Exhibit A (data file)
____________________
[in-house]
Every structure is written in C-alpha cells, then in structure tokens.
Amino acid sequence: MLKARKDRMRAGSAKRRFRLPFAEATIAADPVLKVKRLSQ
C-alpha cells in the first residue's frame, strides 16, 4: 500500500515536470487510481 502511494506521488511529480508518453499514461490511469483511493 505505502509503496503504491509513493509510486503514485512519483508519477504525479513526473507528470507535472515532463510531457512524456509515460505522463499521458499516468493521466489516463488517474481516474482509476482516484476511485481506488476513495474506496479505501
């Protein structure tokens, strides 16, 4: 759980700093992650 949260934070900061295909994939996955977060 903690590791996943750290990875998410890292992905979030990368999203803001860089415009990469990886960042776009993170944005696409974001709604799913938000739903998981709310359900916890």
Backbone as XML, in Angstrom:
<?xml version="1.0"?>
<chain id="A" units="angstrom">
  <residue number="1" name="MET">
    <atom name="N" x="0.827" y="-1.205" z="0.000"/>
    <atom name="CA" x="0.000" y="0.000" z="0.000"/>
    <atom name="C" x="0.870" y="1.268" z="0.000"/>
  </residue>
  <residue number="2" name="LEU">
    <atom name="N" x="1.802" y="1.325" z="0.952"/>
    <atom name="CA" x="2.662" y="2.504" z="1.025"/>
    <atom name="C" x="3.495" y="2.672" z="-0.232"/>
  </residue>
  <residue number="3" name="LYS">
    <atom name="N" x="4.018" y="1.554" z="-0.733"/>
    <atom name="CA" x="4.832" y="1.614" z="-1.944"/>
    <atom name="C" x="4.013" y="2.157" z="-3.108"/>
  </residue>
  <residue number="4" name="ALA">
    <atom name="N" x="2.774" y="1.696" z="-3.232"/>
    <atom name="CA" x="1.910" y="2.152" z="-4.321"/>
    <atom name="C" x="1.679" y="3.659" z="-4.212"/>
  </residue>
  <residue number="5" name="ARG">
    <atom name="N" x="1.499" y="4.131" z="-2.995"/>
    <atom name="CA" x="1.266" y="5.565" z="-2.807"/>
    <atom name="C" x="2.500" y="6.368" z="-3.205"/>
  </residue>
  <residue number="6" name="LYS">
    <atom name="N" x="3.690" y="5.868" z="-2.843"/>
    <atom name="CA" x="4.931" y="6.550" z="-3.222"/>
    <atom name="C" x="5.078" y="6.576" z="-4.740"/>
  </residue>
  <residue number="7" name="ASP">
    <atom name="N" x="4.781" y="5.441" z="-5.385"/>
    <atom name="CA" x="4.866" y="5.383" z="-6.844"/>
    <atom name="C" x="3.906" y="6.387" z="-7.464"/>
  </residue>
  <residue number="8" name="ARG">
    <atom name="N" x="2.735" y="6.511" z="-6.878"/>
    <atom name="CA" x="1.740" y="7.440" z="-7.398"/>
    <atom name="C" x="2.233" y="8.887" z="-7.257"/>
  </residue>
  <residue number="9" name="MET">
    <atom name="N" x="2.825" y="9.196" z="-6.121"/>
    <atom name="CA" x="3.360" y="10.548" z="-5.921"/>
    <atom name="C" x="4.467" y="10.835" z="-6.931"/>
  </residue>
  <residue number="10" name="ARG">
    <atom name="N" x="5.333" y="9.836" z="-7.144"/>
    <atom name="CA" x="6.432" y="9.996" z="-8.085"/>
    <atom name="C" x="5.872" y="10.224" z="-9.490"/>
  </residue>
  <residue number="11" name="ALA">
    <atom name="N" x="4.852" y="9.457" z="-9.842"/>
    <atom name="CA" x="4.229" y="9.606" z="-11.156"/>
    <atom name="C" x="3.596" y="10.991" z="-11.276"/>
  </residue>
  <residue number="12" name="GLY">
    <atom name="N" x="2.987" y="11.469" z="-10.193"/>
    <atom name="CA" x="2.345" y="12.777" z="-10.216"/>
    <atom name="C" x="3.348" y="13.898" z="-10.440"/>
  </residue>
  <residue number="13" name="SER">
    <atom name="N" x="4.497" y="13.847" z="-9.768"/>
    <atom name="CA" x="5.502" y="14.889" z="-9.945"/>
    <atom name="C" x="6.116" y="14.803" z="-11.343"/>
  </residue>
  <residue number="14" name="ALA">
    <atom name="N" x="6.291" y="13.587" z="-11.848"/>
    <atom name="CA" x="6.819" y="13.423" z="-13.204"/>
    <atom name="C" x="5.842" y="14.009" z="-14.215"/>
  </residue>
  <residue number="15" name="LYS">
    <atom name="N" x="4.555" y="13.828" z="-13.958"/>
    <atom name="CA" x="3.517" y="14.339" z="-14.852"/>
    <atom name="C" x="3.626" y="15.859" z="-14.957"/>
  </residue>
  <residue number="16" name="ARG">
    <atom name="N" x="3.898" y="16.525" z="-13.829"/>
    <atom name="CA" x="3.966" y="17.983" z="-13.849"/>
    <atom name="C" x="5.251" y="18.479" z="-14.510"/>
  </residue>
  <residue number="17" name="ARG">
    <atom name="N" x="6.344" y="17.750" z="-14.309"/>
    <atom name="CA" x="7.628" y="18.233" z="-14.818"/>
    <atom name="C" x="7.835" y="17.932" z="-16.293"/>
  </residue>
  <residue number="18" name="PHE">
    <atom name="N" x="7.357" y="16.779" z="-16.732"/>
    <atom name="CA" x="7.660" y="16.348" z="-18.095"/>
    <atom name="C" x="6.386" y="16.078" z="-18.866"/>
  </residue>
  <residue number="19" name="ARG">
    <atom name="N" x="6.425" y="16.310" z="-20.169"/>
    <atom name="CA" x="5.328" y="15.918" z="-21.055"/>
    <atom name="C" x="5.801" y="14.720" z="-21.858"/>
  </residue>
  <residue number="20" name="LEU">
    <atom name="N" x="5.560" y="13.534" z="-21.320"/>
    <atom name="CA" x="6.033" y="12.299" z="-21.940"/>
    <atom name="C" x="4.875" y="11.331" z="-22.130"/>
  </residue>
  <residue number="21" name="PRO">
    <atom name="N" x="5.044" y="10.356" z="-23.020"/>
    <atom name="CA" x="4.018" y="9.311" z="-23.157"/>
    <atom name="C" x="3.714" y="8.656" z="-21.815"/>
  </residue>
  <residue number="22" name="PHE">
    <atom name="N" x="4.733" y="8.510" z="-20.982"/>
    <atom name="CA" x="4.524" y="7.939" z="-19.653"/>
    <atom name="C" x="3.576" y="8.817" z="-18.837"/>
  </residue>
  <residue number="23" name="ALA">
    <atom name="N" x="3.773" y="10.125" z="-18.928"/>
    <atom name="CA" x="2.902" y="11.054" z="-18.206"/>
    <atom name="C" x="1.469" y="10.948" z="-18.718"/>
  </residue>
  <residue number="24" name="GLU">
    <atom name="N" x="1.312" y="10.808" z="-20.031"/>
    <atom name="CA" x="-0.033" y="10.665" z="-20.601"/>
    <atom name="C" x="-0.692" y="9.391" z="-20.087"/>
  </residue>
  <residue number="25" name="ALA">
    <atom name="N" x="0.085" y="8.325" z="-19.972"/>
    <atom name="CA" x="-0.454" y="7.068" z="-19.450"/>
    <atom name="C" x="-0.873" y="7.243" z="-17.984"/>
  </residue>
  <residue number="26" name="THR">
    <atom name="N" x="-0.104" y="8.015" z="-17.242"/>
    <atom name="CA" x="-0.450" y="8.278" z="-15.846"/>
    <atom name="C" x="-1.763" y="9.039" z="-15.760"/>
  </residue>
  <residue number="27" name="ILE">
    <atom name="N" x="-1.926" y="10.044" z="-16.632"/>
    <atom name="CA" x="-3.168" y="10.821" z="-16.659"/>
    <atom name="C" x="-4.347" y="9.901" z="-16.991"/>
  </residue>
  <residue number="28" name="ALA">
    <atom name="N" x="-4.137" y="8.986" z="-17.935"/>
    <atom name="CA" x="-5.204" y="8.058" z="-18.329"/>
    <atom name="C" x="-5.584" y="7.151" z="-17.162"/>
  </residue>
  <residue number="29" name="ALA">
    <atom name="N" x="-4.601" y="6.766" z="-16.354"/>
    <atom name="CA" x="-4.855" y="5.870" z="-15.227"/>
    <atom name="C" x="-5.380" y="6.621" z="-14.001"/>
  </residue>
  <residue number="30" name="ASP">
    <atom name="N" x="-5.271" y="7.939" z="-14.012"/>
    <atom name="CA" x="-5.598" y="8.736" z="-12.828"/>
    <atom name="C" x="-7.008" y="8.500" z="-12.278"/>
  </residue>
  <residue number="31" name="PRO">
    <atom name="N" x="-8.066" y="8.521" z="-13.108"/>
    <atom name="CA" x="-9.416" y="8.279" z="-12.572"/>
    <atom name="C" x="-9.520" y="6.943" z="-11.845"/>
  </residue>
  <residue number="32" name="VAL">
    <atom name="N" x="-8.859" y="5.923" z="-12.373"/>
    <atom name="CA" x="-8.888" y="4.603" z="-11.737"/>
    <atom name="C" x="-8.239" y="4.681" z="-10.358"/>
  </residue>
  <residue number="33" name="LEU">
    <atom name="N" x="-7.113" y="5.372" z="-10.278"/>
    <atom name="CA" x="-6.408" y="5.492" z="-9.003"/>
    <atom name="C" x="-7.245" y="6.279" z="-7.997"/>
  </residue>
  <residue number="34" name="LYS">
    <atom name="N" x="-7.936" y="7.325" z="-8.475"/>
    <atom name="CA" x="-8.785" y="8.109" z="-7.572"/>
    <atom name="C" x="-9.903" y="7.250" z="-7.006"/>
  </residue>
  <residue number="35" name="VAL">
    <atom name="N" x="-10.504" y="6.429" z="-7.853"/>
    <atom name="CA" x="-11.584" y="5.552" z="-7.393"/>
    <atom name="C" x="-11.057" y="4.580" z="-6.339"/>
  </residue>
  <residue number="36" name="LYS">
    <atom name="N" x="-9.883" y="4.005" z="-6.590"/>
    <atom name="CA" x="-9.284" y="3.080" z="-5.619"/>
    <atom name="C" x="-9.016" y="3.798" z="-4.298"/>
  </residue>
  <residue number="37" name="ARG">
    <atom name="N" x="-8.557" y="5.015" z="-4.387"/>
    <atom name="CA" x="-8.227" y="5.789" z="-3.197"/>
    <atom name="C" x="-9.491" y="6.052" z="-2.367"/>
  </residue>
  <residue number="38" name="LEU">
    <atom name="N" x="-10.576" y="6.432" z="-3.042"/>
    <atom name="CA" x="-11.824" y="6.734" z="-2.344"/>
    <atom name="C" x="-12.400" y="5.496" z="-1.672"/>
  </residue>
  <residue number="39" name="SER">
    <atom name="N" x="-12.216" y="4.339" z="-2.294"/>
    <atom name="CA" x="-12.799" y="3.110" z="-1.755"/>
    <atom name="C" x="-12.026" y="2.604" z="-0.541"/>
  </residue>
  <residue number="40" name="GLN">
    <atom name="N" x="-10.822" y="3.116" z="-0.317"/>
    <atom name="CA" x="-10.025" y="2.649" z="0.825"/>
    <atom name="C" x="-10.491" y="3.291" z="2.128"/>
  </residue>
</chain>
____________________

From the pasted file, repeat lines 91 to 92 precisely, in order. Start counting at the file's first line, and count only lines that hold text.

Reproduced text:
    <atom name="CA" x="7.628" y="18.233" z="-14.818"/>
    <atom name="C" x="7.835" y="17.932" z="-16.293"/>